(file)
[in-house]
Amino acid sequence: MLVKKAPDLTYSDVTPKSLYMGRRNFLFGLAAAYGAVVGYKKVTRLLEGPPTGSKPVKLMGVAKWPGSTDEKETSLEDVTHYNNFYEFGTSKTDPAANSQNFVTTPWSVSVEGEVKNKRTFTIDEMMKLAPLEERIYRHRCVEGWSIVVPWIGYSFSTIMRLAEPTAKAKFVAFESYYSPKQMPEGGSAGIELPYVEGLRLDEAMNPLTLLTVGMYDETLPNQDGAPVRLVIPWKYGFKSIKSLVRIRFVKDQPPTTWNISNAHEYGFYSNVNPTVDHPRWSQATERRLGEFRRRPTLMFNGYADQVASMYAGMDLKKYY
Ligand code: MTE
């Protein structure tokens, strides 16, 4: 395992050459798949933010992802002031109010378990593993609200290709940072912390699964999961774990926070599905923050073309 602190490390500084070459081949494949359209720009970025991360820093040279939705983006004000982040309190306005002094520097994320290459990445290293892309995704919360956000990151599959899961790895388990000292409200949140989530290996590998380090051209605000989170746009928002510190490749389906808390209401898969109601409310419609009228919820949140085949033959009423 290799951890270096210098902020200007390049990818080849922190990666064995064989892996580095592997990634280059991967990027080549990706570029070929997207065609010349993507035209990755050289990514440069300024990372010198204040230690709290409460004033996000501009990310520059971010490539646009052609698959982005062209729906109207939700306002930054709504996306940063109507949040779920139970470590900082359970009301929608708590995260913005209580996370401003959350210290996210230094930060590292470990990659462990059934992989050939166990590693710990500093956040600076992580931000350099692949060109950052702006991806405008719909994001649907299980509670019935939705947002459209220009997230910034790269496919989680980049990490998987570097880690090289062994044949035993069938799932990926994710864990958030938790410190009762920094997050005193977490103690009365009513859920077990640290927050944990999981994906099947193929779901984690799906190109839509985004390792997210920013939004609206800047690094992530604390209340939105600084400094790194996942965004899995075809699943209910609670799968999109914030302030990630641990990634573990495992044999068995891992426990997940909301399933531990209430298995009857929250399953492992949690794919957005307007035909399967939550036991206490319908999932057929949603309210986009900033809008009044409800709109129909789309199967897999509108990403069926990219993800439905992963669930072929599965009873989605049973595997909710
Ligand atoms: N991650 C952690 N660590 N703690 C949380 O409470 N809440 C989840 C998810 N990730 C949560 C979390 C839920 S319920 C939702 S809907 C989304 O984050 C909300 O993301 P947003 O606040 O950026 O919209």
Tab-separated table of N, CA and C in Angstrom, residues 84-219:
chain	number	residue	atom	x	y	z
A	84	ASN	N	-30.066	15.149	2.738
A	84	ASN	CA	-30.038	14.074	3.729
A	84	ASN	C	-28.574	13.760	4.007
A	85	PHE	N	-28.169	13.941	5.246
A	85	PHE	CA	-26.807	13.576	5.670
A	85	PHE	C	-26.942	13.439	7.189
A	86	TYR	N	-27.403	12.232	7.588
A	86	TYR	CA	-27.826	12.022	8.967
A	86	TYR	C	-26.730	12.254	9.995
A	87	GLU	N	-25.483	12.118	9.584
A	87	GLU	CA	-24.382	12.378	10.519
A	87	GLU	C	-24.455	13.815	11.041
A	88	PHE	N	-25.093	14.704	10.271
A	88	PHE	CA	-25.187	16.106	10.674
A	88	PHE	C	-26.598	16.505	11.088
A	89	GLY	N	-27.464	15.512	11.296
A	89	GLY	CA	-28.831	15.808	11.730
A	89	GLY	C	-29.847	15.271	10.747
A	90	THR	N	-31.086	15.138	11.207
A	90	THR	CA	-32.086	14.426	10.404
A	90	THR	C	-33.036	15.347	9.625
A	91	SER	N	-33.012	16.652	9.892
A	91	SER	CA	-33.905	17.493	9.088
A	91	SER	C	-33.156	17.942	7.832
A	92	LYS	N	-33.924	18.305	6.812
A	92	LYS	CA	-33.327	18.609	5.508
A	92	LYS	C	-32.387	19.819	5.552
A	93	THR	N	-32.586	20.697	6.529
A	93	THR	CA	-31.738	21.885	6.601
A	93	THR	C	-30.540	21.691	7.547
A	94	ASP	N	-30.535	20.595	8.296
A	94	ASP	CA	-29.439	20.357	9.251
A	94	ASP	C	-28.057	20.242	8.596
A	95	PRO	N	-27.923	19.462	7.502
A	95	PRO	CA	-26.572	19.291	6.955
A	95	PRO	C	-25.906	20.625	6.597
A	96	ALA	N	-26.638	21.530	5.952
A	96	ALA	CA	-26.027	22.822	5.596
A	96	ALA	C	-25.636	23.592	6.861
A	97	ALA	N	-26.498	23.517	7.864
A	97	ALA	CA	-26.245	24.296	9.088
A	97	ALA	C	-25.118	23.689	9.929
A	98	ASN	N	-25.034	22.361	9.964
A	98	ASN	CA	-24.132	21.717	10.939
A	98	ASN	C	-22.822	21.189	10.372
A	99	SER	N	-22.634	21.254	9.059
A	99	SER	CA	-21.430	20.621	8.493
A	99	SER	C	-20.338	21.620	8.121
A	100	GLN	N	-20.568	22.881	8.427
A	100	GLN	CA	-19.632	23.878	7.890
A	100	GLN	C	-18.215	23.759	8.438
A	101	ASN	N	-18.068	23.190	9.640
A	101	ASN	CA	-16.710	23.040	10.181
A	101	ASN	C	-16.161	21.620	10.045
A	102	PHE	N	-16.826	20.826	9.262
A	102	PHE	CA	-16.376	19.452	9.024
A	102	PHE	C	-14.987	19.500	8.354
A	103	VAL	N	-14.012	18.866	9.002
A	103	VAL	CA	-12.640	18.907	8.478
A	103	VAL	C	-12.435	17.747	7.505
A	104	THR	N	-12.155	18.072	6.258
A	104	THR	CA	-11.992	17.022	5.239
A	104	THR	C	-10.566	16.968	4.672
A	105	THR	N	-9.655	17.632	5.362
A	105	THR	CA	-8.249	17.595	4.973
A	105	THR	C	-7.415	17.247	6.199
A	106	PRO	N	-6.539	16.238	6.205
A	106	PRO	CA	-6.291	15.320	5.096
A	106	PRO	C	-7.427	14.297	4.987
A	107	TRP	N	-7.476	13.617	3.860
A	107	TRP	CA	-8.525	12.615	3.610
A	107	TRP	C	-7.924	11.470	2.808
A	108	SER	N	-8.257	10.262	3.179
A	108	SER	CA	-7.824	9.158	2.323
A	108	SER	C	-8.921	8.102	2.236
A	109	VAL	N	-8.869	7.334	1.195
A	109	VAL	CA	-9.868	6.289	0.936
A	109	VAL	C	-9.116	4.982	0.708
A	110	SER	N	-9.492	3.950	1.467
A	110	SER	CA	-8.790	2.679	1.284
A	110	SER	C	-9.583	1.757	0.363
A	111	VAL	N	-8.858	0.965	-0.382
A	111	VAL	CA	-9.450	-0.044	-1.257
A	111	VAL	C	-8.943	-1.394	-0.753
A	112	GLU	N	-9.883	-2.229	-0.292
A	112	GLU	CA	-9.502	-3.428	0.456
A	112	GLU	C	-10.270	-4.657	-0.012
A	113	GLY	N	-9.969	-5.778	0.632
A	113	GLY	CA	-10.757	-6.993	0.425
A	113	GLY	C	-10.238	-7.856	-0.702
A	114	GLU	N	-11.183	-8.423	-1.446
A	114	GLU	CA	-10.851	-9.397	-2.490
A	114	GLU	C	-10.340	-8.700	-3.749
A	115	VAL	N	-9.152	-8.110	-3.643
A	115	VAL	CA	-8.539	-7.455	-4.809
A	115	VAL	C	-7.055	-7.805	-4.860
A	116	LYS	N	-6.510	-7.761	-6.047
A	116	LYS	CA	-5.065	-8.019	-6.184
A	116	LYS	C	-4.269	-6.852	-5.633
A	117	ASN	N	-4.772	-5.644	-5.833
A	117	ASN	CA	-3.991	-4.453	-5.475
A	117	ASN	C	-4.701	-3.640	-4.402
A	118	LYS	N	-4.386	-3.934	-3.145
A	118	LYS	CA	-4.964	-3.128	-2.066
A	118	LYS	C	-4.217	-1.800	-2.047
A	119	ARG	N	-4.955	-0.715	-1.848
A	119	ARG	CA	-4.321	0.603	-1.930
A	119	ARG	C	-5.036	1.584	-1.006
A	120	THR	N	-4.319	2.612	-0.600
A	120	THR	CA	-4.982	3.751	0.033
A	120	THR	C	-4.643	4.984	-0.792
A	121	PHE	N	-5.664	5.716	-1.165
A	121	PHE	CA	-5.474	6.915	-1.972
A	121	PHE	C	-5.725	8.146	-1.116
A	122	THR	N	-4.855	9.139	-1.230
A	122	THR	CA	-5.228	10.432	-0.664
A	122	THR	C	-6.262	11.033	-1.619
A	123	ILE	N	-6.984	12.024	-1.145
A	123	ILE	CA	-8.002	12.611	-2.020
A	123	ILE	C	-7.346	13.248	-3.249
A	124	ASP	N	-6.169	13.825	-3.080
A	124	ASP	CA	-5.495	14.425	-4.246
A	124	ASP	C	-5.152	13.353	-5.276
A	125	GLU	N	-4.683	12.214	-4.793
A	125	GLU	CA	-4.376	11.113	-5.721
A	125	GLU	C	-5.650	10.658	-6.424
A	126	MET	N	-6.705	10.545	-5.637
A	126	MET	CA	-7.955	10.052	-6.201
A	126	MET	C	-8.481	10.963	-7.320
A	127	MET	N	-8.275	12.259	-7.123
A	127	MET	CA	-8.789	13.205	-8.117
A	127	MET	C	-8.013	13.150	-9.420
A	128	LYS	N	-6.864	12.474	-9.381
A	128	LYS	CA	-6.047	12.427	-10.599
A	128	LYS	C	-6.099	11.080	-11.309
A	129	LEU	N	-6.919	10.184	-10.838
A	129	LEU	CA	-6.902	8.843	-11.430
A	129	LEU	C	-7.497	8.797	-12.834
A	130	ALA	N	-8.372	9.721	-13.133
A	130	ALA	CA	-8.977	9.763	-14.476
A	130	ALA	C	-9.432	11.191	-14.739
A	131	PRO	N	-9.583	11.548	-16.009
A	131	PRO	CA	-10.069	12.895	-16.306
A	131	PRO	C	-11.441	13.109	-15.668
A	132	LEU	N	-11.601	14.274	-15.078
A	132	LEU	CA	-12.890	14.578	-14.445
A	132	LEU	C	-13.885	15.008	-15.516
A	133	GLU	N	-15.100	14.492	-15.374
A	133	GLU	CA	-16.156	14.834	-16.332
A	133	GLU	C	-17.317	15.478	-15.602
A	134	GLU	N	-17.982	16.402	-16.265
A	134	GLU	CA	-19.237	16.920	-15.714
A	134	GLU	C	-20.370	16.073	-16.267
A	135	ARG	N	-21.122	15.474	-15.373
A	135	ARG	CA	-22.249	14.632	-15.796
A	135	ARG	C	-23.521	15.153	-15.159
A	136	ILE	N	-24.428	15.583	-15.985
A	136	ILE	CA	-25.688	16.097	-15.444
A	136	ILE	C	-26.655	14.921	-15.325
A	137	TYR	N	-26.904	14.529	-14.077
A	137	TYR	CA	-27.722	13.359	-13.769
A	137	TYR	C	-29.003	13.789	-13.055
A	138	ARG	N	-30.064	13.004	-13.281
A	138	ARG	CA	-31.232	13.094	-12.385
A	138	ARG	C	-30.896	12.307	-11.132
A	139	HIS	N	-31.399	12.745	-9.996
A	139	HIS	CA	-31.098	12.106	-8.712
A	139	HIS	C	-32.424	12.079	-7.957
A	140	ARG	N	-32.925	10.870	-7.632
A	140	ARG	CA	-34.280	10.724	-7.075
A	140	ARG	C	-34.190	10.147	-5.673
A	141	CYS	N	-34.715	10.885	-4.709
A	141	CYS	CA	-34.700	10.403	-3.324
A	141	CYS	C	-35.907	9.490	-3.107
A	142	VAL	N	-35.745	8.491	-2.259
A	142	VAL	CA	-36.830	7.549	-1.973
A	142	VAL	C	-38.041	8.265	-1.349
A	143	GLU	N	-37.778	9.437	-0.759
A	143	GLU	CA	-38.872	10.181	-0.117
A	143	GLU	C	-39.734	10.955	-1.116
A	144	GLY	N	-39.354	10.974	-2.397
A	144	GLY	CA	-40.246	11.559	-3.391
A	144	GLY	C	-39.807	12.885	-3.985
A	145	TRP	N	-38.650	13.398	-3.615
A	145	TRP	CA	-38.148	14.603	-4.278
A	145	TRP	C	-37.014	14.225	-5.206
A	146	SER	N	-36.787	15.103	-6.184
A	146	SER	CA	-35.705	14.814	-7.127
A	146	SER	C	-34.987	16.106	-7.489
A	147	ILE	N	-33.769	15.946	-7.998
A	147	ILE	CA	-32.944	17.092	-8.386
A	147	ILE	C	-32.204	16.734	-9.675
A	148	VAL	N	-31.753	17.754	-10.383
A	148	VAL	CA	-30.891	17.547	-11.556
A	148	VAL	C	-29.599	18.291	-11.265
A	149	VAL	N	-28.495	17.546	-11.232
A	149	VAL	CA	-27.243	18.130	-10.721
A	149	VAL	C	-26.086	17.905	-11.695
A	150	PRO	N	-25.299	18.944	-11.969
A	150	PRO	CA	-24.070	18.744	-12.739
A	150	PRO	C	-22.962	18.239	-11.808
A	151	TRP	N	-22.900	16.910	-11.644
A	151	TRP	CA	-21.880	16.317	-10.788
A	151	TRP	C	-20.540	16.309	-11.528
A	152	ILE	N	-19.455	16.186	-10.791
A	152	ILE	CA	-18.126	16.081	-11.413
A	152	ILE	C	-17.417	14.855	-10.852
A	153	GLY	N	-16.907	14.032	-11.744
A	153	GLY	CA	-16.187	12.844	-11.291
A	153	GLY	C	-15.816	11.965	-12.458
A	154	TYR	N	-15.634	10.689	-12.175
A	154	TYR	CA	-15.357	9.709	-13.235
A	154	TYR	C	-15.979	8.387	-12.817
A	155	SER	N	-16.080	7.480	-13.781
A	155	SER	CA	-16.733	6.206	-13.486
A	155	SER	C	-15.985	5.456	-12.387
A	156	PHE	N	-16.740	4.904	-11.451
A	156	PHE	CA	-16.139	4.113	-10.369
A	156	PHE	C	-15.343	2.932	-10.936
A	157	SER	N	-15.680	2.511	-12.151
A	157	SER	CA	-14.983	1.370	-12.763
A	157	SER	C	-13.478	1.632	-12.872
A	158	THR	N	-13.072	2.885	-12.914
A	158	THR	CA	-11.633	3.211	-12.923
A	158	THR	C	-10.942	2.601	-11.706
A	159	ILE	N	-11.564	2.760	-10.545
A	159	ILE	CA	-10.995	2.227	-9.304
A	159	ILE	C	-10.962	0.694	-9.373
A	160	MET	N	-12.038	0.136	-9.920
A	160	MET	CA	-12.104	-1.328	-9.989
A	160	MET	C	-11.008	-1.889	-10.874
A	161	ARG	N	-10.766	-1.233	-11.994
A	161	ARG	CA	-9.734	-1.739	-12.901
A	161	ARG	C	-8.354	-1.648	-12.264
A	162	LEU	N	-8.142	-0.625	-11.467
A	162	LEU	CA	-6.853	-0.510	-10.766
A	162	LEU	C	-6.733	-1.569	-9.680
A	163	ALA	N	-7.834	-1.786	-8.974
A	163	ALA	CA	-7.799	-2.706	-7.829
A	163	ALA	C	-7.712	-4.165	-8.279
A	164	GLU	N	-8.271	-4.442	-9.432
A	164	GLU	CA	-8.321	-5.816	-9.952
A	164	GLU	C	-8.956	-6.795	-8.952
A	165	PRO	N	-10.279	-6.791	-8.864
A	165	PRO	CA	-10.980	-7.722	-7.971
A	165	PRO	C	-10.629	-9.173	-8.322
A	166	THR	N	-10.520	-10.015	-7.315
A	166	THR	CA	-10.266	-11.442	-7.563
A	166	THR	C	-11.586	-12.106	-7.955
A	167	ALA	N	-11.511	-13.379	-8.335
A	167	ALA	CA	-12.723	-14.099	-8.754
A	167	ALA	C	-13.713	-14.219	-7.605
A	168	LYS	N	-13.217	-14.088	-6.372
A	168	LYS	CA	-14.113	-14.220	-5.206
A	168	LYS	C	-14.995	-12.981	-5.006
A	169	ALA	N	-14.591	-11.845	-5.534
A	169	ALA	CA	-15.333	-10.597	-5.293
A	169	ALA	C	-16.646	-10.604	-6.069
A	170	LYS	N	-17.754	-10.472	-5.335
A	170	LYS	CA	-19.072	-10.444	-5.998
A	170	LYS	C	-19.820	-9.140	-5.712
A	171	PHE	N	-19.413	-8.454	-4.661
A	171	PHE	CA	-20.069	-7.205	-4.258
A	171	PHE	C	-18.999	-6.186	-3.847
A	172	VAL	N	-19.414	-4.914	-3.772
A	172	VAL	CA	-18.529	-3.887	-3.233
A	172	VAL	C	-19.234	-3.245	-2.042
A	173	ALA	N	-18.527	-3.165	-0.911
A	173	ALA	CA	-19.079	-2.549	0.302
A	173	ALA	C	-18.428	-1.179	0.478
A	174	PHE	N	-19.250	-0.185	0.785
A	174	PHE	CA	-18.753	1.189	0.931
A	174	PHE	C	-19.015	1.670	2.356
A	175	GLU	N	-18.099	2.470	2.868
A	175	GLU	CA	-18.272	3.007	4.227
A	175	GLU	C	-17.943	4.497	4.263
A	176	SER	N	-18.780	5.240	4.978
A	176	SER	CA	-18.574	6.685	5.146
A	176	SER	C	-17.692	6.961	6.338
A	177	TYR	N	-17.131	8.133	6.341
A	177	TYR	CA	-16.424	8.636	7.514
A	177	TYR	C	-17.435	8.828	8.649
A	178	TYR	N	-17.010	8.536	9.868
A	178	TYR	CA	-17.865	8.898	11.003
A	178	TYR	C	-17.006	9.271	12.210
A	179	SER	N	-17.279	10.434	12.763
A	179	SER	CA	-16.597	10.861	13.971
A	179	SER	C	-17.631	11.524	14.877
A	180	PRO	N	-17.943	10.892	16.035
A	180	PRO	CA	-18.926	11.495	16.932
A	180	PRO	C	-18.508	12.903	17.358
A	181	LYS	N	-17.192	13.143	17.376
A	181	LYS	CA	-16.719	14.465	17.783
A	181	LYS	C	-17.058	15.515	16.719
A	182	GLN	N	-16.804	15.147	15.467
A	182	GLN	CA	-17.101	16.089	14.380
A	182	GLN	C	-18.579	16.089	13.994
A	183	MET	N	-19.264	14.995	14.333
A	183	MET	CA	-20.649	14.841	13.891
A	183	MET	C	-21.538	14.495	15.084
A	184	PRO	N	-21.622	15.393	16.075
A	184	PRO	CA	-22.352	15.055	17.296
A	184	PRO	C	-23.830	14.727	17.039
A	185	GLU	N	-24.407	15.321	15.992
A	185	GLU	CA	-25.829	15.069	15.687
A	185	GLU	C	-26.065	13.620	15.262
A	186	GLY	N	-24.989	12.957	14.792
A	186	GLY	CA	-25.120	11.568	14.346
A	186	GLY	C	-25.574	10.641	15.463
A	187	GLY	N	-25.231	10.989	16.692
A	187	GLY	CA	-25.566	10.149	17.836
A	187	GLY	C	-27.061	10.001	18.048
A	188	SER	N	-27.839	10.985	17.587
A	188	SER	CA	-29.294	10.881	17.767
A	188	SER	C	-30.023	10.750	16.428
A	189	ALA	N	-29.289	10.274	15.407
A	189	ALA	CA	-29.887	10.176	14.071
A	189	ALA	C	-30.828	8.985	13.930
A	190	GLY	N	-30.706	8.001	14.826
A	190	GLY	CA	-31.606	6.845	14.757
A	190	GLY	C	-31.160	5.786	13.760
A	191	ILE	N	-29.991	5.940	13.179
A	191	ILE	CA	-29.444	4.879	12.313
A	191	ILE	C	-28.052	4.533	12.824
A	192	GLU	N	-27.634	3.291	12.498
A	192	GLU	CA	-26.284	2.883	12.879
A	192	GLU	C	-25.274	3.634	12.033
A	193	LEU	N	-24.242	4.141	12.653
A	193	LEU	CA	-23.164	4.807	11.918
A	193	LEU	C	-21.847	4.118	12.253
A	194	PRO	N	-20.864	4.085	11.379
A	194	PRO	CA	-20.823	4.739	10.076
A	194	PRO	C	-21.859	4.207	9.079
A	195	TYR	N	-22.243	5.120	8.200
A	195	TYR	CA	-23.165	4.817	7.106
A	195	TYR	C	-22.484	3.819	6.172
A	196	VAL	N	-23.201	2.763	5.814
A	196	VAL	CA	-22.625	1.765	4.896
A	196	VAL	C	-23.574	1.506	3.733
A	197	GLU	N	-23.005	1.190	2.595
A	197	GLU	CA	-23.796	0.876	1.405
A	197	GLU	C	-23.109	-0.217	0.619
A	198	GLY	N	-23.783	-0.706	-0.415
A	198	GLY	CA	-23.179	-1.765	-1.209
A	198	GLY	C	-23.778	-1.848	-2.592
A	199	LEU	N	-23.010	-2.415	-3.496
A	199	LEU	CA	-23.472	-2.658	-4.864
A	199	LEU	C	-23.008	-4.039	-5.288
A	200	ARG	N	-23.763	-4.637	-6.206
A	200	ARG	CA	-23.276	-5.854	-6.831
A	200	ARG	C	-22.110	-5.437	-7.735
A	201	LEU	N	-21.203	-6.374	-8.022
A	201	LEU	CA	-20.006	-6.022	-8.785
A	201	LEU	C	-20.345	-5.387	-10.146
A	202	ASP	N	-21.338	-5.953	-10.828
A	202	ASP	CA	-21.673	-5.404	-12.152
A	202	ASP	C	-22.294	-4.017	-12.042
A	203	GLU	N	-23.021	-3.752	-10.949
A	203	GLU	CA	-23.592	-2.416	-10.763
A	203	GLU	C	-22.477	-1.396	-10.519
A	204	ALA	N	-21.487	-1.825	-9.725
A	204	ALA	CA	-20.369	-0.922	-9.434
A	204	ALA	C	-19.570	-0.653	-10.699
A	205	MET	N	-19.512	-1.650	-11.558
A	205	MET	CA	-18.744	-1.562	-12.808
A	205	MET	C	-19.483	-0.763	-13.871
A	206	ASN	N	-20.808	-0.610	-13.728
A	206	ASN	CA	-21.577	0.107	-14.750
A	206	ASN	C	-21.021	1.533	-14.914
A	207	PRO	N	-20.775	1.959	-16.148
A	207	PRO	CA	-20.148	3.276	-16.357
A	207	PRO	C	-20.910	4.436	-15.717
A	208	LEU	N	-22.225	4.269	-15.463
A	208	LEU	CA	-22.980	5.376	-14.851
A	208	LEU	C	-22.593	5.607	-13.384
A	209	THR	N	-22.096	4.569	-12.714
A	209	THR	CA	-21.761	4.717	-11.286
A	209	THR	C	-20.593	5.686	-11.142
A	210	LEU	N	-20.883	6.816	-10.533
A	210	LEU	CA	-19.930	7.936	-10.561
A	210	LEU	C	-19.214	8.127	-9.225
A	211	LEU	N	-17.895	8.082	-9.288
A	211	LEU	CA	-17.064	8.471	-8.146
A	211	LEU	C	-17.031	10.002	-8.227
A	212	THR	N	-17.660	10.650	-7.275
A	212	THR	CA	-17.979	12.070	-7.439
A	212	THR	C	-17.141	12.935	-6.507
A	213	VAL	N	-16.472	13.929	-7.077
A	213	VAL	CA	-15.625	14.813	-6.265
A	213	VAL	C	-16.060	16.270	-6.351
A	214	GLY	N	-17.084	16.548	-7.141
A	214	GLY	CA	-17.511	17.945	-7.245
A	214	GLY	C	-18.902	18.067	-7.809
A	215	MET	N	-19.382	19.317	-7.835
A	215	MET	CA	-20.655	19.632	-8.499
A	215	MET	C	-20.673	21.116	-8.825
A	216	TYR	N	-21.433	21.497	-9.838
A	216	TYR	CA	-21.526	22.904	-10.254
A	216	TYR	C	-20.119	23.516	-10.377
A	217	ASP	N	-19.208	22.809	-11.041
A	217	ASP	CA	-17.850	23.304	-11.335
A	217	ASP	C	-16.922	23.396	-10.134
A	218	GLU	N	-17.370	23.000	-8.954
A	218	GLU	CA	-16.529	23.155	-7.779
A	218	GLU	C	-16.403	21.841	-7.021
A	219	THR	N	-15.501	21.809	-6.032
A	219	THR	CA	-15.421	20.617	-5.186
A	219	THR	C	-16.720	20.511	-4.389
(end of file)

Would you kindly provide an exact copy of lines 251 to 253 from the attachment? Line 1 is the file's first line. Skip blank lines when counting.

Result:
A	165	PRO	N	-10.279	-6.791	-8.864
A	165	PRO	CA	-10.980	-7.722	-7.971
A	165	PRO	C	-10.629	-9.173	-8.322